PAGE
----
Waterman Junior


I’m always pleased when there’s a Waterman Junior coming my way. They’re superb pens, often in glowing colours like this iridescent green marble, and they have very, very nice nibs. I can’t find it in Max Davis’s Waterman book but looking at the very neat chrome-plated lever box, I’d guess that it was made in the late 1930s.


Invariably, in my experience, these pens have superflex nibs. A glance at the nib would give you no clue to the decorative line that resides in there. It just looks like another ho-hum Ideal nib. But it’s not…


Forgive the hasty and somewhat blotted writing. I closed the page before the ink was dry, but you get the idea.

Penco No 53B

It’s not often I get my hands on a high-quality Italian pen and I think I only got this one because no-one else knew what it was when it was listed on eBay. I watched it for several days, expecting the price to take off but it never did and mine was the first and only bid.

The Penco name was adopted by the Rossi Brothers in 1952 after a couple of decades as FRV. It was a period in which English or English sounding names went down well in Europe. This pen was their much-advertised No 53. The resemblance to a Triumph-nibbed Sheaffer is obvious and clearly no accident. It’s a copy but it’s also something more; the Rossi brothers admired the Sheaffer Balance and had the confidence to believe that they could produce something even better. The 53 is the result. The filling system with which this pen was fitted when first issued was quite complicated and bore some resemblance to Parker’s Vacumatic. Between 1953 and 1954 the first version was replaced by the 35B which had a version of the Touchdown filler. That’s the pen I have here. All in all, this was beginning to look very like an infringement of Sheaffer’s patents and legal action was threatened. In response, the pen was fitted with a piston filling system, but this was not enough for Sheaffer and in the face of expensive legal proceedings the Rossi Brothers withdrew the pen and, indeed, the company didn’t survive much longer.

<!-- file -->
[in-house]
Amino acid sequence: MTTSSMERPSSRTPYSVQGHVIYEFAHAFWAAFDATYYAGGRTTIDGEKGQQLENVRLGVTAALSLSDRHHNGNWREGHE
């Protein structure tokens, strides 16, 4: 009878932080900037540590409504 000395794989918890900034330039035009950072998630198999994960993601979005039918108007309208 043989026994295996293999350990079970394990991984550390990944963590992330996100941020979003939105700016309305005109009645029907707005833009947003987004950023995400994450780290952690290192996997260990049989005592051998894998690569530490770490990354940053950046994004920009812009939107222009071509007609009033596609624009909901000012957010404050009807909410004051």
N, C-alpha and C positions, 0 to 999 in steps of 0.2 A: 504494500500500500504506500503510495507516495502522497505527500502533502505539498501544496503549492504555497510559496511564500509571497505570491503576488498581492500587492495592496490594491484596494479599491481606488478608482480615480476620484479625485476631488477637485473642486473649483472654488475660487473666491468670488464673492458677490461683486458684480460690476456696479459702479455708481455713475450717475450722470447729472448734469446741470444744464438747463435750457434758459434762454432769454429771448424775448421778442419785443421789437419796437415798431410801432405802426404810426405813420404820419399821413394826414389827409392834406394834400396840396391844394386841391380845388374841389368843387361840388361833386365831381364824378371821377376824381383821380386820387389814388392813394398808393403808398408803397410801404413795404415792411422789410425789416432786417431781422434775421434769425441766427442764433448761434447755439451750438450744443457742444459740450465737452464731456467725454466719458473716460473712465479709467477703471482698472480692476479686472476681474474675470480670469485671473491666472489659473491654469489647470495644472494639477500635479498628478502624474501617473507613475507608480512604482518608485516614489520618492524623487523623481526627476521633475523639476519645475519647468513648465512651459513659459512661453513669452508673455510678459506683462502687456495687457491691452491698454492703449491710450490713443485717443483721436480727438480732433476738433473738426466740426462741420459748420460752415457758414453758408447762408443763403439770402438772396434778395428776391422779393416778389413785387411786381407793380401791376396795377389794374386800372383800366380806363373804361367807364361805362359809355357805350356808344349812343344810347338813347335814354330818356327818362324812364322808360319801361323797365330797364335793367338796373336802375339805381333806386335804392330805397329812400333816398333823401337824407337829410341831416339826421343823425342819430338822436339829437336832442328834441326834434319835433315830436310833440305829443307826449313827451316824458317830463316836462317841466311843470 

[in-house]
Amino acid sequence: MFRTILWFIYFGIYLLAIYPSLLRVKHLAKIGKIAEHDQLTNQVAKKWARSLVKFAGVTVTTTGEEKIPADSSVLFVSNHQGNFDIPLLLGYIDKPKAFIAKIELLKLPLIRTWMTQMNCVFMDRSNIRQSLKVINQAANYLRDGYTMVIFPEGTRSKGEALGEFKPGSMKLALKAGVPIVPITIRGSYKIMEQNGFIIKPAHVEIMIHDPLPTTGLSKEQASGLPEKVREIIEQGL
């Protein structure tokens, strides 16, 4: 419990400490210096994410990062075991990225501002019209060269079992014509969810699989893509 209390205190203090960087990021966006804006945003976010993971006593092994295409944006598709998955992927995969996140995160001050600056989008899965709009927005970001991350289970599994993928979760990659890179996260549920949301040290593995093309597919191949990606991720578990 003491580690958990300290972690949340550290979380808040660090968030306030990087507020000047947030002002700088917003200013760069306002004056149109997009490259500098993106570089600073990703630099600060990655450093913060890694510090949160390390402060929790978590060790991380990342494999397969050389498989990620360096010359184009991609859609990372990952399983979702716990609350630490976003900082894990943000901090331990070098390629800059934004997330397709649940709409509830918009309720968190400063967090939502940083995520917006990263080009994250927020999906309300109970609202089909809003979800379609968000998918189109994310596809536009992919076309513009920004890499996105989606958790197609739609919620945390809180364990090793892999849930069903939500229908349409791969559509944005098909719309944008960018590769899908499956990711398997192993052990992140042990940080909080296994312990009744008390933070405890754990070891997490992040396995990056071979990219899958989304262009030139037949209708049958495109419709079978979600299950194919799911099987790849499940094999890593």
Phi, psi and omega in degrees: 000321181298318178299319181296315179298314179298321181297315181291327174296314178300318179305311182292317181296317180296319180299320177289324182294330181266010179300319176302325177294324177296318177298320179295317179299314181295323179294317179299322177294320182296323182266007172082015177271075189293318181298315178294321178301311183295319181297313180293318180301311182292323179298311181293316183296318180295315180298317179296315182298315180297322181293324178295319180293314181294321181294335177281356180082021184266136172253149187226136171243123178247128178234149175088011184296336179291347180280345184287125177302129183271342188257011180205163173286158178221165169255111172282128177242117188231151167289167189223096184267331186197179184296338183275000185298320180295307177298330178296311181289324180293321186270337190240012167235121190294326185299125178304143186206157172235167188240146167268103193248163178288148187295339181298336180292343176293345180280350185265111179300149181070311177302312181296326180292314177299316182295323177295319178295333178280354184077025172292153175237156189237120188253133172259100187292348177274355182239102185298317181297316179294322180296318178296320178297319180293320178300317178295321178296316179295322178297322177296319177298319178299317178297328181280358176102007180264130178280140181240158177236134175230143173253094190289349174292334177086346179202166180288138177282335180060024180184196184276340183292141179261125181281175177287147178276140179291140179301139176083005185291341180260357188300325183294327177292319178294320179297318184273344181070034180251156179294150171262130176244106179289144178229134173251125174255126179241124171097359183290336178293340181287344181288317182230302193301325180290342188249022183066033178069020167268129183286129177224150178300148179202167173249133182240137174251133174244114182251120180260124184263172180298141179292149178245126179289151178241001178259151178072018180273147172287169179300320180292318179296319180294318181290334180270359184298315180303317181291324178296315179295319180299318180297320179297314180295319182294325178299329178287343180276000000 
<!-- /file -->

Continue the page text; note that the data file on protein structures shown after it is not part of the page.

So how do you classify this pen? Given the build quality it’s far from being a cheap knock-off. There was no suggestion that this pen was a Sheaffer, so it isn’t a forgery. It is, in a sense, an homage and there can be no doubt that it’s a copy, too. So what’s the difference between this pen and all the – for instance – Duofold copies that appeared under a variety of names in the twenties and thirties? Not much, one might say, except that perhaps the concept of the Duofold was less unique and identifiable than that of the Sheaffer Balance 1000. Also, Sheaffer was renowned for being hair-trigger litigious.

It’s a curiosity for the use of three filling systems in the short period of its production. It’s also notable as the height of cheek, but it’s also a superbly well-made pen.



Thanks to Abrate G. (2004) Article 416, Pentrace.

Mentmore Autoflow And The Spares Chaos

Yesterday was a pen fixing day. I was getting along great guns until a Mentmore Autoflow stopped me in my tracks. The weak point in Autoflows is the feed. The teeth are very thin in the comb at the sides of the feed and often break off. A comb feed with missing teeth can have very uneven flow, so it isn’t just a matter of appearance. I tried a spare Autoflow feed or two but they were too slim for this particular model. It was a rather nice raspberry marbled button filler. I’m slow, but eventually I catch on. Perhaps the button fillers took a thicker feed than the lever fillers!  Well, to cut a long story short, some do, others don’t. To expand on that, none of the lever fillers have the thicker feed and some of the button fillers have a slightly thicker one; others have a considerably thicker one, it seems.